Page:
Parents and teachers complained that students were overwhelmed with testing and about questions on the Pearson-designed test.
“We’re beginning to gain traction, but the system is still very, very wrong for kids” said Leonie Haimson, an opt-out activist and the executive director of Class Size Matters, a New York City education advocacy group. “Until the standards are revamped completely, the tests are redone completely, and all stakes removed from these exams, the opt-out movement will continue.”
Several components of Cuomo’s 2015-16 budget were scrapped before it was passed, such as his 50 percent test-score component in teacher evaluations, but key aspects of his agenda, including handing over failing schools to charter schools remain intact. Teachers will still be evaluated based on a 4-point scale, but it is up to the commissioner to determine the weight test scores will have on exams.
Task Force Review
By September of last year, in response to the state’s large opt-out numbers, Cuomoto review the state common-core standards.
In December, a common-core task force appointed by Cuomo reported that the state’s rollout of the standards and the tests associated with them was clumsy and haphazard.
The report found that the state education department—then led by now-U.S. Secretary of Education John B. King Jr.—had left teachers and parents out of the decisionmaking process. Professional development had been spotty and ineffective. And the standards were inappropriate for K-2, the state’s English-language-learner population, and students with disabilities, the report said.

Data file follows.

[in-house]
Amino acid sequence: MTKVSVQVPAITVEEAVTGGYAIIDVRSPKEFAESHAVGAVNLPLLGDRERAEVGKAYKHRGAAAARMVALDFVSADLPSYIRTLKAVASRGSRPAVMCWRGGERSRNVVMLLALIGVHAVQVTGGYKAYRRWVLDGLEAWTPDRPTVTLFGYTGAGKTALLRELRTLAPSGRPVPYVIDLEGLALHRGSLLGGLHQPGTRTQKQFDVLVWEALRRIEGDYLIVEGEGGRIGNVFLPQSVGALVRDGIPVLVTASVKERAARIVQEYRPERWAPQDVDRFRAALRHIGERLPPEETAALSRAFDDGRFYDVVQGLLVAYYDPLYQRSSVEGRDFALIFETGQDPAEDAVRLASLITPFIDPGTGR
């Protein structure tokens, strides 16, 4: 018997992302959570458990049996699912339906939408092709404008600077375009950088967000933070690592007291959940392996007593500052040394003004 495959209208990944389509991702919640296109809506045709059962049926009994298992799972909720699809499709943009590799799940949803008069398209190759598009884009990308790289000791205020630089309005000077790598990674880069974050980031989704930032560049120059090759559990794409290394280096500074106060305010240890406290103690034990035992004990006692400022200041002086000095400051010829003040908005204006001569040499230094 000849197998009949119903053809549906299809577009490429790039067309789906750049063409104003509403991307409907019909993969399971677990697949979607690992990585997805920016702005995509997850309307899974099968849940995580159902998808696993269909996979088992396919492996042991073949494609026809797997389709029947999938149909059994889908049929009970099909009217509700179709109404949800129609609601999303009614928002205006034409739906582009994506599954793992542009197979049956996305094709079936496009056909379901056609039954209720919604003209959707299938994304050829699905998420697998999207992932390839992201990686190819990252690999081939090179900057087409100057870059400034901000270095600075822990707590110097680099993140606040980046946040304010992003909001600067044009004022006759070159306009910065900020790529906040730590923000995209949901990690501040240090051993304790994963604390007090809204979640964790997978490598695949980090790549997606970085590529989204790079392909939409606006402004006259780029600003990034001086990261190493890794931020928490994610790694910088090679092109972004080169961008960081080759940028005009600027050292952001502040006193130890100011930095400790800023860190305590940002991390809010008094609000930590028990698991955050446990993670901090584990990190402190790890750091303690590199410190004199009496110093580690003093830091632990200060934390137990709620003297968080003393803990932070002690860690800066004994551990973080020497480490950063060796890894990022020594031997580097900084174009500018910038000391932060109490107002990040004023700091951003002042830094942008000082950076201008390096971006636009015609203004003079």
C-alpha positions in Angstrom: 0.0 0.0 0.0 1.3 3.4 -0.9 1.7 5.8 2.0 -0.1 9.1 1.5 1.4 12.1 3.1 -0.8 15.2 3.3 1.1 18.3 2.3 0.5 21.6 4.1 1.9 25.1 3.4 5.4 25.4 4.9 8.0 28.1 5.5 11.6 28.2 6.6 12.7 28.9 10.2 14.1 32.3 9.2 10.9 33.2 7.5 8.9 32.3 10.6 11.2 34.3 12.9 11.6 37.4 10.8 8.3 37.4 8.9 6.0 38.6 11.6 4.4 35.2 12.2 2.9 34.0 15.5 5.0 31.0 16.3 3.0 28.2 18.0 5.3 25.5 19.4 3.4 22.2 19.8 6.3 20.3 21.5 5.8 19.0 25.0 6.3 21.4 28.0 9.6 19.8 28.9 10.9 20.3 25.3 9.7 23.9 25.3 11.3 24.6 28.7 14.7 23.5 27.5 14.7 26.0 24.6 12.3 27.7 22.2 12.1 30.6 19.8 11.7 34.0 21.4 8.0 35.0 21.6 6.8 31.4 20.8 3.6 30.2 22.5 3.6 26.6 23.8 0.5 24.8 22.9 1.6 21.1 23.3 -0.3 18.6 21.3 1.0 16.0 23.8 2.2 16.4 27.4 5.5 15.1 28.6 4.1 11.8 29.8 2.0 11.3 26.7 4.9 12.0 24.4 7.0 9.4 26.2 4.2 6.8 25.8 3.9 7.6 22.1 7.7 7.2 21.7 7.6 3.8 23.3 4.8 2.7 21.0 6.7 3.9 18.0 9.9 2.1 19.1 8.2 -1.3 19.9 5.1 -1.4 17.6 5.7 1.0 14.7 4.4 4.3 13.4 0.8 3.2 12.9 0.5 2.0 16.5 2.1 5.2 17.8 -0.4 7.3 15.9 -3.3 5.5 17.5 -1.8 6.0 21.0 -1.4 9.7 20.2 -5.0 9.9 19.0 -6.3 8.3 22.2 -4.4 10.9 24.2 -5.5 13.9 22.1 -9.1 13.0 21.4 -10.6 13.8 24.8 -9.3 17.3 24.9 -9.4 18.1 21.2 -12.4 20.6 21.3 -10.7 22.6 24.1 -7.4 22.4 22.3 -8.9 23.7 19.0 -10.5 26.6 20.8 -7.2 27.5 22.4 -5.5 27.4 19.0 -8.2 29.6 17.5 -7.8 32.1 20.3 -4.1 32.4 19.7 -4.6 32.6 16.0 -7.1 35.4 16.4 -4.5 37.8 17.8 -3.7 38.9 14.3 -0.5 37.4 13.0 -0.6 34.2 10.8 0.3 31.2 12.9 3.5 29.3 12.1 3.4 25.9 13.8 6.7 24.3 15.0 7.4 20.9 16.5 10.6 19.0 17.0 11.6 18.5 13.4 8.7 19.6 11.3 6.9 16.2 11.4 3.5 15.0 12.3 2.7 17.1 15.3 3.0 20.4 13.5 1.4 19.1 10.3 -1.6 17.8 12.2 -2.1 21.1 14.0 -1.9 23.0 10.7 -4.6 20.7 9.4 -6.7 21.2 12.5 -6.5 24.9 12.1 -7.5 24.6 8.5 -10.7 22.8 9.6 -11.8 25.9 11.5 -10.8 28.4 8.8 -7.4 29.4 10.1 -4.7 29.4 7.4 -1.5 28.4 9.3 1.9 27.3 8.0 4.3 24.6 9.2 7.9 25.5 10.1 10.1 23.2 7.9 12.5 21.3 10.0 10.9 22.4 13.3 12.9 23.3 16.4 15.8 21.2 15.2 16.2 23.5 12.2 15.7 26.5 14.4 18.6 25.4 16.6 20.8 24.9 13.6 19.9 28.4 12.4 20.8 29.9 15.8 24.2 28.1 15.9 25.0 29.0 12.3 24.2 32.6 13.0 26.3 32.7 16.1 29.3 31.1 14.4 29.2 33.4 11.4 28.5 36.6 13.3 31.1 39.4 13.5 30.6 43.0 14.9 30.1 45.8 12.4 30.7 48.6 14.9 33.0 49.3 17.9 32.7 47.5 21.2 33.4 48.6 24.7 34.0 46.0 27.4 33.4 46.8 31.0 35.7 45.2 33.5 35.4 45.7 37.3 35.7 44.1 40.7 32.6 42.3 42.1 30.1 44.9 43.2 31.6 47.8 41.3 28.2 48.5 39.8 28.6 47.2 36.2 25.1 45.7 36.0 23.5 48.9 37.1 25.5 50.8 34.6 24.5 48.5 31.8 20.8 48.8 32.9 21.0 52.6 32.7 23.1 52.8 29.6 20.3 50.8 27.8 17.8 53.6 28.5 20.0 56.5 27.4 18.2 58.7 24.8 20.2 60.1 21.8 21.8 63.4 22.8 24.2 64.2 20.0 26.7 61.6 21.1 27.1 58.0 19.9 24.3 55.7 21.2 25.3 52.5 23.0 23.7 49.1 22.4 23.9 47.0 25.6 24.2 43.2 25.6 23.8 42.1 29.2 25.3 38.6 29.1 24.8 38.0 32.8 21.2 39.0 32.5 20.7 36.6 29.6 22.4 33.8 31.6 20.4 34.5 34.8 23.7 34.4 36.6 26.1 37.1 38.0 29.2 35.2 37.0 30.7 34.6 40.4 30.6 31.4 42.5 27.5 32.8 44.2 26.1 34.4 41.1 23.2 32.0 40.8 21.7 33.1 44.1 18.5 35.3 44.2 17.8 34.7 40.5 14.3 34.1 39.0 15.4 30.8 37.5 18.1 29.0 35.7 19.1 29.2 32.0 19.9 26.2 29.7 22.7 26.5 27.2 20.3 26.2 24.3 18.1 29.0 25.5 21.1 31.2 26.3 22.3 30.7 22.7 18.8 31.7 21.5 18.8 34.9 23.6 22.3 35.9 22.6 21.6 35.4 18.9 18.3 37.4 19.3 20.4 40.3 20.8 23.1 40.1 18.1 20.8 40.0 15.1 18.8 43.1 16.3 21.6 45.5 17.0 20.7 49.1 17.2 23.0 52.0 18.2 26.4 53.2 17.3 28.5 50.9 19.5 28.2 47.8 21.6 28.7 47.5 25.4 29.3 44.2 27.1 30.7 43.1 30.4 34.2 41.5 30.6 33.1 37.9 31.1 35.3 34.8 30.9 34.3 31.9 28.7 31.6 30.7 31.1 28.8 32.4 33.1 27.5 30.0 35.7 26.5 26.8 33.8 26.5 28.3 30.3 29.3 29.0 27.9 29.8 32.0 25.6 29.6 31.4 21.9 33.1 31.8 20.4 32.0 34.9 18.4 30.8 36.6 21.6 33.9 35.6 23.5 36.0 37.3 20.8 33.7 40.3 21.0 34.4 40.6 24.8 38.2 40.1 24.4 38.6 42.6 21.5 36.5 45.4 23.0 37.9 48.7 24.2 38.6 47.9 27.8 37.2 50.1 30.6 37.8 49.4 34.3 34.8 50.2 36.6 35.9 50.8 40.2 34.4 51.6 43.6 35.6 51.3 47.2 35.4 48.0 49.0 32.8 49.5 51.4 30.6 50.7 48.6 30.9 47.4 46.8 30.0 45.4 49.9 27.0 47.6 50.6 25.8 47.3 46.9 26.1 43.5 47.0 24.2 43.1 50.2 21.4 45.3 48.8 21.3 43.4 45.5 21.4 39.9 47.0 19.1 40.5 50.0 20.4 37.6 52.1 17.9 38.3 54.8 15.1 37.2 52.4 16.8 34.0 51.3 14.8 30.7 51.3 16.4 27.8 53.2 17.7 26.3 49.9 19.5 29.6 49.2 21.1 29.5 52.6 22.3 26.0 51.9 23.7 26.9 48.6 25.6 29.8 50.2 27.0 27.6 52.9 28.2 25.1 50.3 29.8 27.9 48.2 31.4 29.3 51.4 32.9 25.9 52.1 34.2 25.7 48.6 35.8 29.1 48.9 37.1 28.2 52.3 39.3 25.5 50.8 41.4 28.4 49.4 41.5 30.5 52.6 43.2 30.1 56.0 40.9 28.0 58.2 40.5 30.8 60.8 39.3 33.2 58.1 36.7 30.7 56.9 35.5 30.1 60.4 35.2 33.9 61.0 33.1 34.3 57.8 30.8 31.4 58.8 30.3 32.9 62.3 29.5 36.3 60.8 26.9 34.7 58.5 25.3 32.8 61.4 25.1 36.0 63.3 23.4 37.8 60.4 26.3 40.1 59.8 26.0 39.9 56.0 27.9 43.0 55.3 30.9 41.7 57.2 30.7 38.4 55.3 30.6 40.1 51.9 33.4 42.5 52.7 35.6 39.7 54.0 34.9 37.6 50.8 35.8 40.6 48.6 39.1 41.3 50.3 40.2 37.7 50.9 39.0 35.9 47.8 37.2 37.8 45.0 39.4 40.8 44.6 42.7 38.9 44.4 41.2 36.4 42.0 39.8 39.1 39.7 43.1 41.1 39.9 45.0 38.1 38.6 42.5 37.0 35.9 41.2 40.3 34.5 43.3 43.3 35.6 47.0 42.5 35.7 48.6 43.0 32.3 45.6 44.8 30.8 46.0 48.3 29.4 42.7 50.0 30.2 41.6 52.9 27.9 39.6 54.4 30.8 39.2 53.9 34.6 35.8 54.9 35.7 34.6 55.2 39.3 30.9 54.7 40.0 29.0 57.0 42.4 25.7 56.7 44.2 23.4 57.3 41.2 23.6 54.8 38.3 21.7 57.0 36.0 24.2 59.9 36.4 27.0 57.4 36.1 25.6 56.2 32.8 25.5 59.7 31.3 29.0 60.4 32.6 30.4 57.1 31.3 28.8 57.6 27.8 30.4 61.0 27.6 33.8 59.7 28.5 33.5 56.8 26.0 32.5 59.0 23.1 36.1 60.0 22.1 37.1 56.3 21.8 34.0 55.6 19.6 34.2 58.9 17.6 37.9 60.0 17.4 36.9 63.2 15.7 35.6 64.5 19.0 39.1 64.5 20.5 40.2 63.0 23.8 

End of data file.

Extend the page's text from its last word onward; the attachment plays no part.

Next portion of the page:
“The common core was supposed to ensure all of our children had the education they needed to be college- and career-ready—but it actually caused confusion and anxiety,” Cuomo said in December. “That ends now. Today, we will begin to transform our system into one that empowers parents, teachers, and local districts and ensures high standards for all students.”
After the task force came out with its recommendations, the regents put a four-year moratorium on tying test scores to teacher evaluations.
Then last month, the General Assembly, which had undergone its own political shift after the scandal-plagued speaker abruptly resigned, appointed the three new regents to the board to replace two whose terms expired and another who resigned unexpectedly. The new chancellor has since said she will work closely with the state commissioner to improve the test and review the standards. The regents are expected to vote on them this November, but they won’t go into effect until spring 2019. The state is reviewing its teacher evaluations.
“Simply put, the education system fails without parental trust,” Cuomo said in his State of the State address in January. “Our goal was to restore that trust, and we said we would correct the state education department’s common-core-curriculum-implementation mistakes and testing regimen. ... We urge the state education department to do it right this time, and we are all fully available to assist in and monitor in this effort.”
A version of this article appeared in the April 13, 2016 edition of Education Week as N.Y. Flip-Flop Affects Policy In Key Areas